Locke shares many assumptions with Hobbes, yet was obviously alarmed by his absolutist conclusions. Our selection opens with restatement of a distinction dating back to Aristotle (itself, perhaps, an implicit response to Plato's absolutism). The distinction is between the political and the private, between the polis and the oikos (household). In familial and economic relations, one party may rule another absolutely, as, for instance, parents over young children. (The examples Aristotle and Locke actually give make this way of drawing the distinction appear rather contentious, e.g., master over slave, husband over wife...) Political power, in any case, refers to a different kind of relationship. His definition: "a right of making laws with penalties of death, and consequently all less penalties, for the regulating and preserving of property, and of employing the force of the community, in execution of such laws, and in defense of the common-wealth from foreign injury; and all this only for the public good" (243). He will proceed to argue, however, that this power is always conditional on the government acting according to the trust with which the people endow it (e.g. 275). Indeed, there is a passage at p.250 in which he cleverly turns Hobbes' own assumptions against him. Beginning, as Hobbes does, from the conviction that our passion for self-preservation is the most powerful motivating force in our lives, it is manifestly irrational to place oneself unconditionally under the authority of a potentially arbitrary sovereign.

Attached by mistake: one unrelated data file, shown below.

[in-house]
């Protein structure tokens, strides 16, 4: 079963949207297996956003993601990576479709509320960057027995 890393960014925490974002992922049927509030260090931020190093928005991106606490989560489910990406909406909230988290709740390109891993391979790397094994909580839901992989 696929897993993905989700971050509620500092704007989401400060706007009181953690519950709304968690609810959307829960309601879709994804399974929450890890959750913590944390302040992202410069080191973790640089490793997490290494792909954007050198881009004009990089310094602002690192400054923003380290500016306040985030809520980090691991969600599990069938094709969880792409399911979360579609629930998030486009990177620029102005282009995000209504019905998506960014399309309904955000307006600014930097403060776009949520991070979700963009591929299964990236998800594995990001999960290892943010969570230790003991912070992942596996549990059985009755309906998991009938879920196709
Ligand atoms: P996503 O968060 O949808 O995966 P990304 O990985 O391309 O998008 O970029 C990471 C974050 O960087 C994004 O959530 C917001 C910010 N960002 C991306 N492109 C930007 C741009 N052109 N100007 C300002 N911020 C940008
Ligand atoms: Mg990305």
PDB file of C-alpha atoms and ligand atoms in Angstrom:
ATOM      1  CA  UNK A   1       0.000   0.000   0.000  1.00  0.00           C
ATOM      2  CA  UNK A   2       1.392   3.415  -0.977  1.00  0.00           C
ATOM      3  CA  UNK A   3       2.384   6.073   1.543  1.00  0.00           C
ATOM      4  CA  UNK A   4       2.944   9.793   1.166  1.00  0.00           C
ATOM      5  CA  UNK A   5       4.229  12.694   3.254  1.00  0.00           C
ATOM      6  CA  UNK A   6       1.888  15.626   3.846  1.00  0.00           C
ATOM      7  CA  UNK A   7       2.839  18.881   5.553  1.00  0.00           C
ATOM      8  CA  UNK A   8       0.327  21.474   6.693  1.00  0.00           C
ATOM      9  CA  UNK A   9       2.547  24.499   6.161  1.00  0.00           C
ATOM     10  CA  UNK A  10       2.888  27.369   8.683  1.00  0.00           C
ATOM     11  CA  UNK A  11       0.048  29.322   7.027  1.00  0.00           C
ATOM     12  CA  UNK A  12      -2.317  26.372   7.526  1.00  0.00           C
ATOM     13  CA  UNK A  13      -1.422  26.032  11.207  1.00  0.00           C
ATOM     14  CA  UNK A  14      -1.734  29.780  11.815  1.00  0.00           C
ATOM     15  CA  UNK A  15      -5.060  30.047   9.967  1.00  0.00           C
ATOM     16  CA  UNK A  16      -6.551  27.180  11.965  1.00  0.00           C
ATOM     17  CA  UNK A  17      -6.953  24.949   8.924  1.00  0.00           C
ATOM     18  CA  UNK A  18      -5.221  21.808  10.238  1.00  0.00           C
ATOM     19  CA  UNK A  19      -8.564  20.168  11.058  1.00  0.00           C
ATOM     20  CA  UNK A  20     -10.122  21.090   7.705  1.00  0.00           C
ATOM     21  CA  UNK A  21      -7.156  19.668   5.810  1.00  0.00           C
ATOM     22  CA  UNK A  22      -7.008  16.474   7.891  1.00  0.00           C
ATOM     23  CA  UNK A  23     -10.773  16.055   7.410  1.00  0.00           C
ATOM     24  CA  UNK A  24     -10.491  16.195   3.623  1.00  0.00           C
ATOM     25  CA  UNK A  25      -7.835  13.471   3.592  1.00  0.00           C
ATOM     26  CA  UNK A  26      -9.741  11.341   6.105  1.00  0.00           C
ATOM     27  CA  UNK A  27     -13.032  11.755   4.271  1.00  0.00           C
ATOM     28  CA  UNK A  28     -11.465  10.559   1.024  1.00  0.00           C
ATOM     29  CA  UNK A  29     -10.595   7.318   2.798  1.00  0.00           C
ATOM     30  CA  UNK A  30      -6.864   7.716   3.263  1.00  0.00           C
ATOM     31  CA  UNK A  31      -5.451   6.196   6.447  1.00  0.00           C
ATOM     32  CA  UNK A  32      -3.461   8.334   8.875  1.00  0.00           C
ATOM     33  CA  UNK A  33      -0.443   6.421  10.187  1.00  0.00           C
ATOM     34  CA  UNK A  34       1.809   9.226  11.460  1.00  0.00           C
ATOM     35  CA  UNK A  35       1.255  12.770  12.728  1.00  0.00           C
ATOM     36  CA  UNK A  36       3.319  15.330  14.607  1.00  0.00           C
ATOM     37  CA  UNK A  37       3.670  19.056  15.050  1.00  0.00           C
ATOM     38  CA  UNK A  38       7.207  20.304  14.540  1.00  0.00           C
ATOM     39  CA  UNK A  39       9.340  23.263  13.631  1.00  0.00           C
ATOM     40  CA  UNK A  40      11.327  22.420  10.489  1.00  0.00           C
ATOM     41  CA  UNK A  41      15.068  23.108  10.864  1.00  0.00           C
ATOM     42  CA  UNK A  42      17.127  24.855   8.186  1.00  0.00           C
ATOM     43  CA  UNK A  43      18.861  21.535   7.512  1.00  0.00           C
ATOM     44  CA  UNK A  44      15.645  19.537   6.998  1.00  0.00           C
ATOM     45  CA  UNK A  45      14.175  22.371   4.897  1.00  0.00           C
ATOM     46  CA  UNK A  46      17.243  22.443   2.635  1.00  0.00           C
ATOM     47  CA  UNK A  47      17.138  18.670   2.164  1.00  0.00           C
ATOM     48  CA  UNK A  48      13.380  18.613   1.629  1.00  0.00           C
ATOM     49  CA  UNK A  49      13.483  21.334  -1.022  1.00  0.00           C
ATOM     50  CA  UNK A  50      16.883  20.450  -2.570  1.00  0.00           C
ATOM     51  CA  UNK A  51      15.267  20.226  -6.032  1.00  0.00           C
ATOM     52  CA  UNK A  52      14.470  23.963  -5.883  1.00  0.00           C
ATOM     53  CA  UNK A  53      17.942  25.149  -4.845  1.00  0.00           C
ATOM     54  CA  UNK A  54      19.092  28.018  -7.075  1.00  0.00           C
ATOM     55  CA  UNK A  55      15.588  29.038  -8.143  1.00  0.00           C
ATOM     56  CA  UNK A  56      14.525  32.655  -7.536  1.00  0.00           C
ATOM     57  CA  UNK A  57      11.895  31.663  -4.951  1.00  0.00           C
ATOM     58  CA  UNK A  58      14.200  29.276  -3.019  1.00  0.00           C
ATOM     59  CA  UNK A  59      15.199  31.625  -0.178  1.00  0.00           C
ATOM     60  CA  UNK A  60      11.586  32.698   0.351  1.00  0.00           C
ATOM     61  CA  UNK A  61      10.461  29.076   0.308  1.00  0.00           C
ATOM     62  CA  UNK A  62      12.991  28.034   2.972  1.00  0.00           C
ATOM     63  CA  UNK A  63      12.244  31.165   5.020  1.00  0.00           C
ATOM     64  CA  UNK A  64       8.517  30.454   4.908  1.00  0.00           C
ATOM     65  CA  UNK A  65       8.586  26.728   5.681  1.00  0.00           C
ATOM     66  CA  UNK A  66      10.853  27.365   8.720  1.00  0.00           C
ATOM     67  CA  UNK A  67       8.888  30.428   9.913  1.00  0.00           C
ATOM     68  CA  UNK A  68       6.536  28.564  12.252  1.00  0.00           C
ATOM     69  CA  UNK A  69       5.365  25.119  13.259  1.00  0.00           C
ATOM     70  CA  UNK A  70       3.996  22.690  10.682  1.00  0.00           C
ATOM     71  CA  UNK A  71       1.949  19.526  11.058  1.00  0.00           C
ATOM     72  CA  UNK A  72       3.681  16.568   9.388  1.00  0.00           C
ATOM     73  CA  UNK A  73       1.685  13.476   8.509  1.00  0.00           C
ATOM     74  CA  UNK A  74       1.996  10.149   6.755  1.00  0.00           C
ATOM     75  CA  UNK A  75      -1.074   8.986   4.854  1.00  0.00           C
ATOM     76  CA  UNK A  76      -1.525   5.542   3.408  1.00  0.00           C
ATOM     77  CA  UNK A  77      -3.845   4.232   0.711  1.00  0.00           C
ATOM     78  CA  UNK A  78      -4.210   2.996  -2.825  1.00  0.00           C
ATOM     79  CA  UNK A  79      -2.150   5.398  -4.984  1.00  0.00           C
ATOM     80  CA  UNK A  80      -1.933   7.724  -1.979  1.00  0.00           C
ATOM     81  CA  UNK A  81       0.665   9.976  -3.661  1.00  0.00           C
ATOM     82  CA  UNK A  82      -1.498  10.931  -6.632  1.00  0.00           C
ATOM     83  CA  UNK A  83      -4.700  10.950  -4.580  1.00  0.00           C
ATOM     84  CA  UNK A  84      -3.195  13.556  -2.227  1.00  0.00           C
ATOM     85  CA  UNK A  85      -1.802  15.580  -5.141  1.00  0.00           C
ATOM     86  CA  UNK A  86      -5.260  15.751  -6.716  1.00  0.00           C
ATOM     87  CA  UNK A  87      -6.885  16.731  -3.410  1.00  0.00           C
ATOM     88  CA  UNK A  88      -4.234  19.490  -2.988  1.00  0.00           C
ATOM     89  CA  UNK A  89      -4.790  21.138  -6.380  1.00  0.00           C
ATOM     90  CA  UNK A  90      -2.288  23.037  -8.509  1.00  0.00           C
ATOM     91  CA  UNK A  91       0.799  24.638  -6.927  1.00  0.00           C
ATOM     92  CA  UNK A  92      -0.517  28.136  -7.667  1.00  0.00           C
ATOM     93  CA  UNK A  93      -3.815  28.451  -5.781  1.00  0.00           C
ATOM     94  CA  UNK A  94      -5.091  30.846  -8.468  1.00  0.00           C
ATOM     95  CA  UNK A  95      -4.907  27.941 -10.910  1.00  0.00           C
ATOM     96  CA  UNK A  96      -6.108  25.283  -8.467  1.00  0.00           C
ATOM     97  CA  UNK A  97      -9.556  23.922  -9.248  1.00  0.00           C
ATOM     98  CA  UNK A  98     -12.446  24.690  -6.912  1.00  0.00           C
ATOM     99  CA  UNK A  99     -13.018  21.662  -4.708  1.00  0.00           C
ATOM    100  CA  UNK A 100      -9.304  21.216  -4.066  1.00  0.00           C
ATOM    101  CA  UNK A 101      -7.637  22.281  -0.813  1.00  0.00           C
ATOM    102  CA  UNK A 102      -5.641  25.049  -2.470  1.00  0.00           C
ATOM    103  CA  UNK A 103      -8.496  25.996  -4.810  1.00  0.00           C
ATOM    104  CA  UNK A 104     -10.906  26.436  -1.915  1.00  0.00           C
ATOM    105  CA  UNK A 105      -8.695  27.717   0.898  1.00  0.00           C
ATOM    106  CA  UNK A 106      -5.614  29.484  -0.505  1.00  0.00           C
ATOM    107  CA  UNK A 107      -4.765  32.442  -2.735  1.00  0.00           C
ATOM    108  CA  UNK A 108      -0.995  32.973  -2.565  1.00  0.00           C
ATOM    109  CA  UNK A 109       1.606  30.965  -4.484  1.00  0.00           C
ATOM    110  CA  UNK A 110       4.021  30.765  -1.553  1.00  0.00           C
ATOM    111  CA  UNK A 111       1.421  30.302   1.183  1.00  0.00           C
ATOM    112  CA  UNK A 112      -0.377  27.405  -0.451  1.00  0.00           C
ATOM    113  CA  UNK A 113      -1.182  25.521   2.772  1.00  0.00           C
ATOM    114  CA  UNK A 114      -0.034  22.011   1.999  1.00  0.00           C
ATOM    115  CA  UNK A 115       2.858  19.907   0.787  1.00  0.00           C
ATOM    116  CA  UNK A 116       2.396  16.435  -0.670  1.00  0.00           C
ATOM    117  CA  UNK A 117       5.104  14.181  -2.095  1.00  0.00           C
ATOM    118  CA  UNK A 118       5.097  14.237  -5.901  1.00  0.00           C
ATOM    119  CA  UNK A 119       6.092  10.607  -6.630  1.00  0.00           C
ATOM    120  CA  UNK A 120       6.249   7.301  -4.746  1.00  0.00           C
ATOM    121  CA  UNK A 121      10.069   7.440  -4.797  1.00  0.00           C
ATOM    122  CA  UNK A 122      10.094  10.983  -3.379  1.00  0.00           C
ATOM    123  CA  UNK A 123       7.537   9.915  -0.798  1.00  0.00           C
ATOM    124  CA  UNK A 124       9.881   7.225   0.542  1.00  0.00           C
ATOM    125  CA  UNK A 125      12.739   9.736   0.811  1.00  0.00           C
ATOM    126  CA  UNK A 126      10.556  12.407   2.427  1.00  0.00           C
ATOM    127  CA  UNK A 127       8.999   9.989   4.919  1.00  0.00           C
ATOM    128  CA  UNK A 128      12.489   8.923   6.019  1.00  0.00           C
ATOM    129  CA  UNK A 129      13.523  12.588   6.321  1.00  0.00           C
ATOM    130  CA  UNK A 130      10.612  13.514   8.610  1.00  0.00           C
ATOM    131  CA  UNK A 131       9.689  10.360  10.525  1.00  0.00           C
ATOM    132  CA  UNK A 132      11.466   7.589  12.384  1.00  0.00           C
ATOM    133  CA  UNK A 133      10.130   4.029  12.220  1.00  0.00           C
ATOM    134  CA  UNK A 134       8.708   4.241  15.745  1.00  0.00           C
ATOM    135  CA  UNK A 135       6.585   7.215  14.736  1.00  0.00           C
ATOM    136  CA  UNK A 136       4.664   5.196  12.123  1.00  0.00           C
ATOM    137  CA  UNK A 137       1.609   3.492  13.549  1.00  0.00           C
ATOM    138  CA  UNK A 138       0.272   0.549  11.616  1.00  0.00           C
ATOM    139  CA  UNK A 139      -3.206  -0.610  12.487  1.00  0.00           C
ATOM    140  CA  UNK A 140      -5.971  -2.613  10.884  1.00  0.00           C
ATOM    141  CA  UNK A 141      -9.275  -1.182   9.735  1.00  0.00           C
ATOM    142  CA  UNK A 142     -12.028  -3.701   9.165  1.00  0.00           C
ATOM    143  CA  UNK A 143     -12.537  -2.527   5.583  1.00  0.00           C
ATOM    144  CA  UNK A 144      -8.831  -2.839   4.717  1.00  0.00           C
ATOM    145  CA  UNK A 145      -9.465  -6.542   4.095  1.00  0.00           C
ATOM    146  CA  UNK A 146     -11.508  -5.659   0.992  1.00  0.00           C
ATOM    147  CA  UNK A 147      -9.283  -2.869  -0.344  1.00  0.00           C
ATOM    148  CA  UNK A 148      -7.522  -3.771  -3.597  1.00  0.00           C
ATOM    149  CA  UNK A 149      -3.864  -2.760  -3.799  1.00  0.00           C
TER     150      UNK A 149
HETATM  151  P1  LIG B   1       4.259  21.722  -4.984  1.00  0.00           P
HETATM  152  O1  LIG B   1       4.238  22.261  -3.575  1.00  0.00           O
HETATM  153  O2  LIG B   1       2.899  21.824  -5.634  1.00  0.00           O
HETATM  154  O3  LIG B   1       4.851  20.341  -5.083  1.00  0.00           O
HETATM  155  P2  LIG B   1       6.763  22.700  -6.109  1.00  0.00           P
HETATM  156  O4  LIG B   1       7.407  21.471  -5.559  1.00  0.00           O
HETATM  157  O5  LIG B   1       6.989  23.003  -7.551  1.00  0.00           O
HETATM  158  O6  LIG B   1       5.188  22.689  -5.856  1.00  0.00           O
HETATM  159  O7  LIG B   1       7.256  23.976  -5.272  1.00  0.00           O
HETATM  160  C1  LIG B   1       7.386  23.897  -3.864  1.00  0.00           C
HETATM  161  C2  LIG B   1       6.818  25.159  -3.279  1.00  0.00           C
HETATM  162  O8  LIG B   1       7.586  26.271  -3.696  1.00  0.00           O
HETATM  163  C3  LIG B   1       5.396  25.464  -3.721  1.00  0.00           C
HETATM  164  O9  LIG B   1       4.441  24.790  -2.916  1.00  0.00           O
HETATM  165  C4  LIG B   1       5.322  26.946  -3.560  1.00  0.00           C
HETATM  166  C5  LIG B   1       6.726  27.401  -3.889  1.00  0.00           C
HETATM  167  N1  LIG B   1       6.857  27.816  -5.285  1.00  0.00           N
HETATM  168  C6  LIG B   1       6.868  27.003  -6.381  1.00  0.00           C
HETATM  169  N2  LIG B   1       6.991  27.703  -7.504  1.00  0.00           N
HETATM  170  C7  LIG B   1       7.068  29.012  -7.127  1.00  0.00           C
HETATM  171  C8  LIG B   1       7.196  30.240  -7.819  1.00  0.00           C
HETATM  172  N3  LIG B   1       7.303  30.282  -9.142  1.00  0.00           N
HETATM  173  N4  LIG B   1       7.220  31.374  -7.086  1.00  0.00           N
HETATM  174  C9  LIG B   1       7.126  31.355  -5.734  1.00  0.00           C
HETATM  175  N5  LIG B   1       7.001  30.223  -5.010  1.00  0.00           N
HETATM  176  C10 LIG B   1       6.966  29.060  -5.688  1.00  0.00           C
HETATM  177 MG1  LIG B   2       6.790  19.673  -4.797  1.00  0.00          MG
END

Like Hobbes, Locke grounds his political theory by appeal to a state of nature. Yet he paints a decidedly rosier picture of this state. We are all equal, he says, not in our ability each to kill the other, but in the free use of the same set of human faculties. He appeals here to the religious conviction that God put us here to prosper, and we ought not to interfere with his intention (244-5). There are also operative assumptions of natural abundance and sociability. The natural law that follows from this description is that "being equal and independent, no one ought to harm another in his life, health, liberty, or possessions" (244). Furthermore, in the state of nature, everyone has the right to enforce this law, punishing offenses proportionally to the degree of transgression (245). He introduces civil government as the proper remedy for the "inconveniences" that arise from the difficulties of judging cases in which we are a party (246). I don't have an OED to-hand, but, compared with what we saw in Hobbes, the language of "inconveniences" is to me strikingly mild (though Locke does acknowledge that this inconvenience might result in quite a bit of violence at p.249).
There is unfortunately little argument in these opening passages to persuade us to accept this picture rather than that of Hobbes. How does he respond to the charge that we are, by natural disposition, inclined toward quarrel, that our interest in gain, safety, and reputation set us continually at odds with one another (Hobbes 208)? I believe that it is Locke's discussion of property that is supposed to help make his view plausible to us.
I am going to stop here for the moment. Perhaps you want to cover his view on property? Or just respond to whatever struck you in the text or the above. I will try to be better about keeping up with this...